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Date: 14 Sep 2007
Start / Finish: Tanygrisiau. Small free car park 686450.
Maps: Explorer OL17: Snowdon & Conwy Valley.
|Day 1||Moelwyn Bach, Craigysgafn & Moelwyn Mawr||3.5 miles / 2360 feet (5.7km / 719m)|
|Day 2||Moel-yr-hydd, Foel Ddu & Cwmorthin||3.8 miles / 370 feet (6.2km / 112m)|
A very short trip of an afternoon and morning, planned at short notice to get a quick night out in the hills in a cloudy weather stream. Moelwyn Mawr is a popular mountain and we expected to see some people coming down, but the whole area was deserted on the first day.
Picturesque sunsets have been lacking for ages, but we saw a good one this time from our pitch on Moelwyn Mawr.
Our approach was via the Stwlan reservoir access road, our first ascent of the Moelwynion from this side, and we soon saw the very steep disused incline that climbs through a tunnel towards Moel-yr-hydd, an ascent route we noted for a future trip. Shortly after the reservoir dam comes into view, a waymark directs L across the infant Afon Stwlan and a path continues upwards on the S side. Steps are provided to cross the dam wall at the S end, and a thin path continues across a rather wet area and climbs to Bwlch Stwlan. The reservoir has a rather industrial look about it but there was a pleasing view across to Moel-yr-hydd.
A short sharp climb around the gnarled northern face of Moelwyn Bach quickly gains the cairn, which offers good views over the Vale of Ffestiniog to the hills beyond and seaward over the estuary. The tops here were still clear and our decision to climb the Moelwynion on the first day was right.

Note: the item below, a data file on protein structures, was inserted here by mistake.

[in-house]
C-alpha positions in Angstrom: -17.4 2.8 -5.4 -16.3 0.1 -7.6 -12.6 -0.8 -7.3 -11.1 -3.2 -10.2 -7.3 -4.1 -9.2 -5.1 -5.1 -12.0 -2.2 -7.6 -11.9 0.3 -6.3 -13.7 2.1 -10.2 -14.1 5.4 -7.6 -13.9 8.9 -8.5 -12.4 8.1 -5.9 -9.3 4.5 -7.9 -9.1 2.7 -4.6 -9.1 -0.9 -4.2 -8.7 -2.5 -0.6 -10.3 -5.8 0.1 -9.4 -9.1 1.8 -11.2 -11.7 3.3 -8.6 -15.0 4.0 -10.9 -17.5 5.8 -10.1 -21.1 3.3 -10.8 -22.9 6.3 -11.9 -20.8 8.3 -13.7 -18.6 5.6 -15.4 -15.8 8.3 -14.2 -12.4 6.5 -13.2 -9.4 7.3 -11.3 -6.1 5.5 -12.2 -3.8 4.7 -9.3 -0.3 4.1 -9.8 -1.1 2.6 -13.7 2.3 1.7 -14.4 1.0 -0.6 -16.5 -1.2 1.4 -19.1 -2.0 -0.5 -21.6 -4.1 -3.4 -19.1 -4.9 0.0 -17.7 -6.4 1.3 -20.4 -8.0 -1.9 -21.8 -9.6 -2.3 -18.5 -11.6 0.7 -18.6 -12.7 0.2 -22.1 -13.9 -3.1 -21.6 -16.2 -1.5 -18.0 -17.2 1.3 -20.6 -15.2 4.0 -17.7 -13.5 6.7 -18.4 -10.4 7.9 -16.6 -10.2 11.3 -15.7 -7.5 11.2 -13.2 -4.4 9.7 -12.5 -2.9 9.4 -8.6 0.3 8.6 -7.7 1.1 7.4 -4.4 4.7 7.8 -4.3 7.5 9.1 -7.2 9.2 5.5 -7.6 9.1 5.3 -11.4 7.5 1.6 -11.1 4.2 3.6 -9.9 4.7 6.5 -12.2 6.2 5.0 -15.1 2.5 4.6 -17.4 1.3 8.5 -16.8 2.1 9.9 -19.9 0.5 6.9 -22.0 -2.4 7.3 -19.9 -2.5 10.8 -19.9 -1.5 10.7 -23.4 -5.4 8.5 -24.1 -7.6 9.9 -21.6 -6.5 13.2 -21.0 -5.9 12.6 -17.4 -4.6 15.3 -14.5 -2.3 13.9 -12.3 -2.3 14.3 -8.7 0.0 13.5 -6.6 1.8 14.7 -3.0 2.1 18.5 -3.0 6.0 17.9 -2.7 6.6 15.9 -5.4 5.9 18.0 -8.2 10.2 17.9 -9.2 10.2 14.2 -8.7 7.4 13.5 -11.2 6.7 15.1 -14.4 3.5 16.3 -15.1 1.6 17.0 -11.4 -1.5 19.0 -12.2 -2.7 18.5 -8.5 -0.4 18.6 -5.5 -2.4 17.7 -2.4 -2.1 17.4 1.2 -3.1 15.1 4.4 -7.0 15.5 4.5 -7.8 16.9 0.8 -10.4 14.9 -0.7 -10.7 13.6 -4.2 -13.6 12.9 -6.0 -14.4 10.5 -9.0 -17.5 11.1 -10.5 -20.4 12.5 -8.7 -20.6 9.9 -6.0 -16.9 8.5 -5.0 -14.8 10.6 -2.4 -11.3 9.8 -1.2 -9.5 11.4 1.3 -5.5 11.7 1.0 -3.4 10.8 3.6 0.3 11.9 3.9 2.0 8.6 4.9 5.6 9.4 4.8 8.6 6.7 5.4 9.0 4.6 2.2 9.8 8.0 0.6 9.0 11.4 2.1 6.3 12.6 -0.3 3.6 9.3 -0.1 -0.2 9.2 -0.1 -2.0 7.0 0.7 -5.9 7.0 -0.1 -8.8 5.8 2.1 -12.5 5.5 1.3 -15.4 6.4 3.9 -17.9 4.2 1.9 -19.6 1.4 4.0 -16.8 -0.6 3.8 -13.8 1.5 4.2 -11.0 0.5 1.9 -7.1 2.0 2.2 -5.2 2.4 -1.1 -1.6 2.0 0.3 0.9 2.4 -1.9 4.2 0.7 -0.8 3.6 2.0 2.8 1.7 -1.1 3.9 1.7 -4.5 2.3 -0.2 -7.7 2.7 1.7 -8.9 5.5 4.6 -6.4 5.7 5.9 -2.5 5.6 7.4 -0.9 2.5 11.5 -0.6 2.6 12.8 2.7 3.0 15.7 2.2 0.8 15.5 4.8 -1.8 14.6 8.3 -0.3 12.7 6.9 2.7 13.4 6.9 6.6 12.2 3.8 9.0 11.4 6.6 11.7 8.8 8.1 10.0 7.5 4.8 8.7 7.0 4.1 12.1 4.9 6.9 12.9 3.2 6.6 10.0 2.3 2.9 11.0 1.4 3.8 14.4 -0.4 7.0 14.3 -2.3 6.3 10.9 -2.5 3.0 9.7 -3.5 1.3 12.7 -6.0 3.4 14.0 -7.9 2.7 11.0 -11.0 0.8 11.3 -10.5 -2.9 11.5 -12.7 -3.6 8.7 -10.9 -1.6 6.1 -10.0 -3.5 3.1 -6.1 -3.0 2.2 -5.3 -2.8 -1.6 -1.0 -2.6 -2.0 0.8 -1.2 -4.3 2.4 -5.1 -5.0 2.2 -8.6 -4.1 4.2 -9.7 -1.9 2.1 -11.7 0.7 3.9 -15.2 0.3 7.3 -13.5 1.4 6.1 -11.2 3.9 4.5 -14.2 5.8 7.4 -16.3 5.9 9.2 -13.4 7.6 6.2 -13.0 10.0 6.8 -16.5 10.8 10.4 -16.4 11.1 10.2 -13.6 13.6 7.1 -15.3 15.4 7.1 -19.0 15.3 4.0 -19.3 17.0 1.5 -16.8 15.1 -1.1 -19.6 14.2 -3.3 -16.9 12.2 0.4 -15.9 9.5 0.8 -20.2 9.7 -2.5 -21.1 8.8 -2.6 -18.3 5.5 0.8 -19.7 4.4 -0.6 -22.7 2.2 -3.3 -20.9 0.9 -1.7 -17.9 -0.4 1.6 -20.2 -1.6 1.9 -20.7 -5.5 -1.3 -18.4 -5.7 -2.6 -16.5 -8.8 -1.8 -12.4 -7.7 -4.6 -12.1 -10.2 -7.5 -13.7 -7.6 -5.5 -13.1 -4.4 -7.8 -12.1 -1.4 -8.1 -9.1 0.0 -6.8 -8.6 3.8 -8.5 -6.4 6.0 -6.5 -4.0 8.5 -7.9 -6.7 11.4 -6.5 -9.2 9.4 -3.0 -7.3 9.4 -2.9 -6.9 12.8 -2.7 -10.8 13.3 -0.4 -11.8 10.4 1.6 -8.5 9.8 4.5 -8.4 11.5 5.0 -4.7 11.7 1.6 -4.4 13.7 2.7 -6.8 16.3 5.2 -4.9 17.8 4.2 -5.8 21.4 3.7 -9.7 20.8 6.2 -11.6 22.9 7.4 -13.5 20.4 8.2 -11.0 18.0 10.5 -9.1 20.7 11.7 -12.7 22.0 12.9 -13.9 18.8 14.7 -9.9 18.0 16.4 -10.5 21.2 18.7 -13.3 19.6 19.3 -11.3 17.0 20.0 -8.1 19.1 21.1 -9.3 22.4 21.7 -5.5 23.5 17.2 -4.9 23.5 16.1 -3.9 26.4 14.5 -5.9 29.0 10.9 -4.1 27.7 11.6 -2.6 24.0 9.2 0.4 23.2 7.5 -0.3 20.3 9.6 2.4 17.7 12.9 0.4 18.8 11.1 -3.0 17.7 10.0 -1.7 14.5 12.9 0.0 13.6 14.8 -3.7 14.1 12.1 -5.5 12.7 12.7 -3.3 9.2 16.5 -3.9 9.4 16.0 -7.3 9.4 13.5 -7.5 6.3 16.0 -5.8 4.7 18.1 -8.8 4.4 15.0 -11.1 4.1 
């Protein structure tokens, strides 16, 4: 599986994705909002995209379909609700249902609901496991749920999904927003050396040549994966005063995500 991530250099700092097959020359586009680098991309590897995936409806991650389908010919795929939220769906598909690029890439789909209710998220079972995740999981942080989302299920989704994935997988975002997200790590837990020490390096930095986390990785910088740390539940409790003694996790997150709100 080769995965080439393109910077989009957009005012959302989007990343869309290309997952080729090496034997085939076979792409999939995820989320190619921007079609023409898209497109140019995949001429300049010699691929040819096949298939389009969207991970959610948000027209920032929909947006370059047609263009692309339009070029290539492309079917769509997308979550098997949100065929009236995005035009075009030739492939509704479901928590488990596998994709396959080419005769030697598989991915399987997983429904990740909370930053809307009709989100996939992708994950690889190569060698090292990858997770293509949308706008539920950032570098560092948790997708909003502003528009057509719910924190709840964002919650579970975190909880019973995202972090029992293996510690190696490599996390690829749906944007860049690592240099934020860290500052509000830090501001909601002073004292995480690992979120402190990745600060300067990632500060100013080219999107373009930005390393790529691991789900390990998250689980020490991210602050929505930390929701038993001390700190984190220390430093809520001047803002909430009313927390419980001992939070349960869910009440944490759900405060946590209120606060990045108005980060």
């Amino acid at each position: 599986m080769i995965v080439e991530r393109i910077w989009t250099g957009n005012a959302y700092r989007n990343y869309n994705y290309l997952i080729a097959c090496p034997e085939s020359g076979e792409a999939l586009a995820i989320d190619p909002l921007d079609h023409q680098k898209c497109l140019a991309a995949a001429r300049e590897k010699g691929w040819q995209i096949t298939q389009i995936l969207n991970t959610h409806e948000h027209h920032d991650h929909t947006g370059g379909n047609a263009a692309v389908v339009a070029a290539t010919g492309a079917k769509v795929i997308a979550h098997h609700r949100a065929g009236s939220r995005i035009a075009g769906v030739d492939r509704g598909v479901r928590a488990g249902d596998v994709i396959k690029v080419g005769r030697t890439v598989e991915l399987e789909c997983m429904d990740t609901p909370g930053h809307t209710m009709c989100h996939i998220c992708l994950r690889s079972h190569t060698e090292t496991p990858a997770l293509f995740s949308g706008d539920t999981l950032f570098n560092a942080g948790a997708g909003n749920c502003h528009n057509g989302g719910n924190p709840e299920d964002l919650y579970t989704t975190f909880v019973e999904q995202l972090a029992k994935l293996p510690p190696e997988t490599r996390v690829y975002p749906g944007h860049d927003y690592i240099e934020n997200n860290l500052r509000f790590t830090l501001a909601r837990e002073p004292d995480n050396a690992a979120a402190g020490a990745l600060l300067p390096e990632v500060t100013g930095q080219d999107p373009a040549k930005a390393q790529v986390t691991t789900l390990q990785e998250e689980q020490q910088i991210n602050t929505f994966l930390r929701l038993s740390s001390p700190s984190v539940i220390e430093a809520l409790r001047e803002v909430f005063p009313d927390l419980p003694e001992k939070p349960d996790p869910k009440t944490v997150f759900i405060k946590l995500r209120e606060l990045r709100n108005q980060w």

We returned to Bwlch Stwlan the same way and started the rocky ascent of Craigysgafn, passing the prominent band of white quartz just below the fine rocky summit. It is then only a short drop before the final climb to Moelwyn Mawr where we made our pitch. The weather had held despite the profusion of menacing clouds and there was even intermittent sunshine, although there was an autumnal chill in the gusty wind that reminded us of the shortening days. The views towards northern Snowdonia were very atmospheric and later there was a lovely orange glow on Moelwyn Bach.
Later there was a fine sunset sky with the unmistakable profile of the Nantlle ridge and Mynydd Mawr prominent on the horizon. The trig point made a good shield against the direct sun.
A cold night was forecast which suggested the possibility of a morning inversion but it was not to be: it was a lot less cold than expected and the mist dominated the almost still air. Descending E then NE we emerged from the mist mantle just above the deep clefts of the disused quarry with Moel-yr-hydd ahead.
Climbing the short rise of Foel Ddu, Llyn Cwmorthin came into view below the mist shrouded slopes of Allt Fawr.
We descended westwards to avoid the steep northern crags of Foel Ddu and slanted down towards the main ruined building of Rhosydd quarry. There are several quarry tracks here, the main one descends NE into Bwlch Cwmorthin and down to the lake. The many ruined buildings in this area are fascinating to explore including Rhosydd Chapel, and one can only imagine the hard lives of the quarrymen who worked here in this often very bleak valley.
For a detailed account of the Rhosydd quarry including its history, operation and photos, see Dave Sallery's website.
Lower down the valley track the hard craggy side of Moel-yr-hydd and Craig yr Wrysgan are well seen. The track leads easily down to the road head above Tanygrisiau.